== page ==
Another in the series on historic churches in the City of London …
By the time of the Great Fire of London in 1666, there were over a hundred parish churches and other places of Christian worship within and immediately without the walls of the City, despite a number having been closed down during the Reformation. To be precise, according to Parish Clerks’ records, there were 97 churches within the walls of the City, and 16 without, making a total of 113.
St Leonard Foster Lane (not individually identified on sixteenth-century “Agas” map/Map of Early Modern London) was originally built around 1278, and subsequently enlarged in the sixteenth century, following the demolition of the nearby Collegiate Church of St Martin in 1548. It was referred to as “S. Leonardus juxta S. Martinus” in Pope Nicholas IV’s “Taxatio Ecclesiastica” of 1291. In his “Survey of London” of 1598, Stow noted a memorial without the church to John Brokeitwell, “an especial re-edifier, or new builder”. He also noted a small number of monuments in the interior, including one to Robert Trappis, goldsmith (d. 1526), engraved with the epitaph: “When the bells be merely roung,|And the Masse devoutly soung,|And the meate merely eaten,|Then shall Robert Trappis, his wyffs,|and his children be forgetten”. In or around 1636, with James I of England and VI of Scotland not long dead, the rector of the church, William Ward, was forced to resign after having preached against the Scots.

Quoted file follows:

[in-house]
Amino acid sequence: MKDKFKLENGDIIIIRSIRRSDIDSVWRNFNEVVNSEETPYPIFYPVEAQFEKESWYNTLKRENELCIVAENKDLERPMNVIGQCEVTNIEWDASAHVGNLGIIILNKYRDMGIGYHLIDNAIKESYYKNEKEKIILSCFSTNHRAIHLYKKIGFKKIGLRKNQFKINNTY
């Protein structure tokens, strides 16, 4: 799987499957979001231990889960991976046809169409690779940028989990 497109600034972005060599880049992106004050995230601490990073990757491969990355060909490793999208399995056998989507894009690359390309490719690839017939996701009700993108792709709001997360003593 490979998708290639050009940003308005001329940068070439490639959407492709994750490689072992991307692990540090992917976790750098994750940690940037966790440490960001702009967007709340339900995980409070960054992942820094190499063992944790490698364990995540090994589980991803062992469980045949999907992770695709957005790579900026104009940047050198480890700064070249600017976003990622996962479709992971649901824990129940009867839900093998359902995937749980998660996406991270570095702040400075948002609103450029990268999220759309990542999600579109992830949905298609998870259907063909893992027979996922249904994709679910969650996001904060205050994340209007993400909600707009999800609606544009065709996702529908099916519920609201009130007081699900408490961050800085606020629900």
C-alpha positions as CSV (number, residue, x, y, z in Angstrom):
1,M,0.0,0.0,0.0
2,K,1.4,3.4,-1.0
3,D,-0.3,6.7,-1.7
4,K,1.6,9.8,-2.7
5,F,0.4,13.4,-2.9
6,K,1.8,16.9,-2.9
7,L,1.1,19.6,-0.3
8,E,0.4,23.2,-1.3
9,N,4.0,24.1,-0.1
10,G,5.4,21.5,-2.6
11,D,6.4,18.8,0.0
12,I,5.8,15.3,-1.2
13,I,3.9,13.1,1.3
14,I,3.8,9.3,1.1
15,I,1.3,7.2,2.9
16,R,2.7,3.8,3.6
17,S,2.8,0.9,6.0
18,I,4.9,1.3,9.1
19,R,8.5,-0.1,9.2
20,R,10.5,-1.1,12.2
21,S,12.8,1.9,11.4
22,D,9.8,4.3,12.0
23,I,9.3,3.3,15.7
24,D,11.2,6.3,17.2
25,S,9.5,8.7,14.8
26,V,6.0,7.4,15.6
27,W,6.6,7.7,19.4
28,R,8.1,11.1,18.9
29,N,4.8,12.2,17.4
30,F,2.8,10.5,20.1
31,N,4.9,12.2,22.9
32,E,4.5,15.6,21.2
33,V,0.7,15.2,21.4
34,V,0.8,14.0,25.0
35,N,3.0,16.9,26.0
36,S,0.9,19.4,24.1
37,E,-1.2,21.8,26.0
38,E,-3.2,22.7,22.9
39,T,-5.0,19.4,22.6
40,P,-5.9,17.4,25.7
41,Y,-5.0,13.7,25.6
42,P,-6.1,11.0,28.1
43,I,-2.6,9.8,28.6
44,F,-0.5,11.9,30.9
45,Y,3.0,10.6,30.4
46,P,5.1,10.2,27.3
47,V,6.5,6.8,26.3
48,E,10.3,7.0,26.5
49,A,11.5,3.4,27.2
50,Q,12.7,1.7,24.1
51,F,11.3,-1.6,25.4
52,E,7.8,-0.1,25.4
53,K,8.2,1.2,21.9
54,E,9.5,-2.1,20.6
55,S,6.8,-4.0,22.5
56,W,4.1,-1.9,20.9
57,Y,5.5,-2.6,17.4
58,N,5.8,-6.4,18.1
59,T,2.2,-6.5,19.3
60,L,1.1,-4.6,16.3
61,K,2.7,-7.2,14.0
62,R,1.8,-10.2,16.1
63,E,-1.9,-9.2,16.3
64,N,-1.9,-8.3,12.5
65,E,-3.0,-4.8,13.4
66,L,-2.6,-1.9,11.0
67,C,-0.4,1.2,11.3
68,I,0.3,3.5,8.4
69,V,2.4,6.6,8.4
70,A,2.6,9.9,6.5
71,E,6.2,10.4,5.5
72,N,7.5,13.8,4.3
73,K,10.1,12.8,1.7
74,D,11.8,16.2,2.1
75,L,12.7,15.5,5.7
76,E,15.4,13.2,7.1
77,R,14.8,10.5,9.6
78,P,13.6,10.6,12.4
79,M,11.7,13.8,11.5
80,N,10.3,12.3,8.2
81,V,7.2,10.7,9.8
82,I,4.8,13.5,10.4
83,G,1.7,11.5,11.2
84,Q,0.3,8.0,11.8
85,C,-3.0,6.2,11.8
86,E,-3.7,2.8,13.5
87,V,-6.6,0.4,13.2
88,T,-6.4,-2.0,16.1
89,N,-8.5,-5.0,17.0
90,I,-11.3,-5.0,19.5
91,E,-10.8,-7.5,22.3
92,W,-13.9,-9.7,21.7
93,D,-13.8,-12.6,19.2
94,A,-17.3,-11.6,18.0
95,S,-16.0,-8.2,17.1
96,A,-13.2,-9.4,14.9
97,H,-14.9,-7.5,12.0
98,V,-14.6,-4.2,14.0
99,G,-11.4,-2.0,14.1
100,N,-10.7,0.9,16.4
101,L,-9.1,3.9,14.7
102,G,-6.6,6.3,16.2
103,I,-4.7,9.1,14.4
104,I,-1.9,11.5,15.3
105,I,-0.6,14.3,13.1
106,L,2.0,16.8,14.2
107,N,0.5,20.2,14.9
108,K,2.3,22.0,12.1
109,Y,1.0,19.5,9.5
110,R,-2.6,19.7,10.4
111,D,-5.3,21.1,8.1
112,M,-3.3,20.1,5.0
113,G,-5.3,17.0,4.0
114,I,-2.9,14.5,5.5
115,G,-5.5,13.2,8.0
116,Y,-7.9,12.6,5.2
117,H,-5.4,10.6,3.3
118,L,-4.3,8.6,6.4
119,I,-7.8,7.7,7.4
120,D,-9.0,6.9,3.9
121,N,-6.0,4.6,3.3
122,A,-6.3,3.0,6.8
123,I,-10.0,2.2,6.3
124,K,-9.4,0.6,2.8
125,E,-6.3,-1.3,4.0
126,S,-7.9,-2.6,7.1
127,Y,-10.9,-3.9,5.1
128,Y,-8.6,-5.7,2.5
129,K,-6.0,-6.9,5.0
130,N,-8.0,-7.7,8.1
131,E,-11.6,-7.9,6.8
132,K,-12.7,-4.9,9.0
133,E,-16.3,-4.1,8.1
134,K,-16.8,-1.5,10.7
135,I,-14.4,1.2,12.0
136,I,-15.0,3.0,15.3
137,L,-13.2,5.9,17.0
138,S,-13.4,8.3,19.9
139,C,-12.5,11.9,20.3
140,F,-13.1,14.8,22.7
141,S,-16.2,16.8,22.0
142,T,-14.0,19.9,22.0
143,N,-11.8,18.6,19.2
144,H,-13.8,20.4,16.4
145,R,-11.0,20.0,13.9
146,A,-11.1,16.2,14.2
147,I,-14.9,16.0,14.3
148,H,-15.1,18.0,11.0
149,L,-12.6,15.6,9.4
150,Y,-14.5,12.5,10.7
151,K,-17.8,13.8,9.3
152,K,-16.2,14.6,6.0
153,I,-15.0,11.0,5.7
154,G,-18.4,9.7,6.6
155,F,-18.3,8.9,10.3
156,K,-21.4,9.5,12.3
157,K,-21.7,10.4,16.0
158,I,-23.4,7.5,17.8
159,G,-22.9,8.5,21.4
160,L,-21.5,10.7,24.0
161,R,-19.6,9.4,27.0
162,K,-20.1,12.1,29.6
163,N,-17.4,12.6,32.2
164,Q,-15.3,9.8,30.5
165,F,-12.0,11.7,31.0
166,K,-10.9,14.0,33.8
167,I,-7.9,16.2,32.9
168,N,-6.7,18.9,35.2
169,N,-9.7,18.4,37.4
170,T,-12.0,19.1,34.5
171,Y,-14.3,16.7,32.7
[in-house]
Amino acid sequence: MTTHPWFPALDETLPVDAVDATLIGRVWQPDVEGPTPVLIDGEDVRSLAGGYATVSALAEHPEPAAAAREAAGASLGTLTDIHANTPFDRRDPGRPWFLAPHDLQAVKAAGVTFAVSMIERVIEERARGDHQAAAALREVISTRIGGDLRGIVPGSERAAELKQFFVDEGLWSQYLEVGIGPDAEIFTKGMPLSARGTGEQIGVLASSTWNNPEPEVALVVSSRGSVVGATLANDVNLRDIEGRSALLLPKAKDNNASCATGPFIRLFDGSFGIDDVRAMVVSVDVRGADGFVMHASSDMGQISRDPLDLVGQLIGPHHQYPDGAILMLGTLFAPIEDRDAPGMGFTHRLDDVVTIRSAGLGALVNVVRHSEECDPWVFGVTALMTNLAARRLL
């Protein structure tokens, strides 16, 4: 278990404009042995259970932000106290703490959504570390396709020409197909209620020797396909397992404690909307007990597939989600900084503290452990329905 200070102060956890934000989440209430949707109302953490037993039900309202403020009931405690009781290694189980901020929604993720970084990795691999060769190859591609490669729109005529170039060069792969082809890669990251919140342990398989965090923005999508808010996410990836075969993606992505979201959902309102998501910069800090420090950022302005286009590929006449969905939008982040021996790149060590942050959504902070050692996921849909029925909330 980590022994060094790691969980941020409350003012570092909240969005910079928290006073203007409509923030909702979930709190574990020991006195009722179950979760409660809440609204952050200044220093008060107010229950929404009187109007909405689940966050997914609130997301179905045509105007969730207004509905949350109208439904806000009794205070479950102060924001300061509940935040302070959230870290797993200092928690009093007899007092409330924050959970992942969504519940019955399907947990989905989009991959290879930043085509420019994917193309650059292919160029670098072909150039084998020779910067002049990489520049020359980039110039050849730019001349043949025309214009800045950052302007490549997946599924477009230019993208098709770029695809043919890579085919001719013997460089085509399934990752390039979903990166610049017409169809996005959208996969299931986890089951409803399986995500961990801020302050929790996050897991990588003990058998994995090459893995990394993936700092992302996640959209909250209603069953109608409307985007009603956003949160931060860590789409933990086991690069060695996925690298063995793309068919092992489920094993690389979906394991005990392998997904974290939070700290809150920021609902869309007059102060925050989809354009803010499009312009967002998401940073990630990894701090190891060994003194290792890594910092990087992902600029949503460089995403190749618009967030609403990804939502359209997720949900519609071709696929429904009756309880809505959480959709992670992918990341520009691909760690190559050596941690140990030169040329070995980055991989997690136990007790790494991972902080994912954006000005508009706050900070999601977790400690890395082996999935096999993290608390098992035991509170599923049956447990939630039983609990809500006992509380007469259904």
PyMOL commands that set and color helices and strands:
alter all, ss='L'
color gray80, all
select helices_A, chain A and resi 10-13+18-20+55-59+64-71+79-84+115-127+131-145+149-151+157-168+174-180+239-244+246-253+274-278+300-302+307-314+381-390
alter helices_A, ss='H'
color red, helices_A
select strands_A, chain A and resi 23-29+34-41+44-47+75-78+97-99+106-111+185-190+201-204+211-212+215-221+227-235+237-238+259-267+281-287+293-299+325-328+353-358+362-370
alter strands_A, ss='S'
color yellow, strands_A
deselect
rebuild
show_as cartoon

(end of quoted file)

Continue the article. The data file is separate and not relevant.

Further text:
The church burned down in the Great Fire of 1666, and was never rebuilt, the former parish uniting with that of Christ Church Newgate Street.
A Corporation “Blue Plaque” marks its former site. A communion cup of 1616 salvaged from the church is now in St Sepulchre.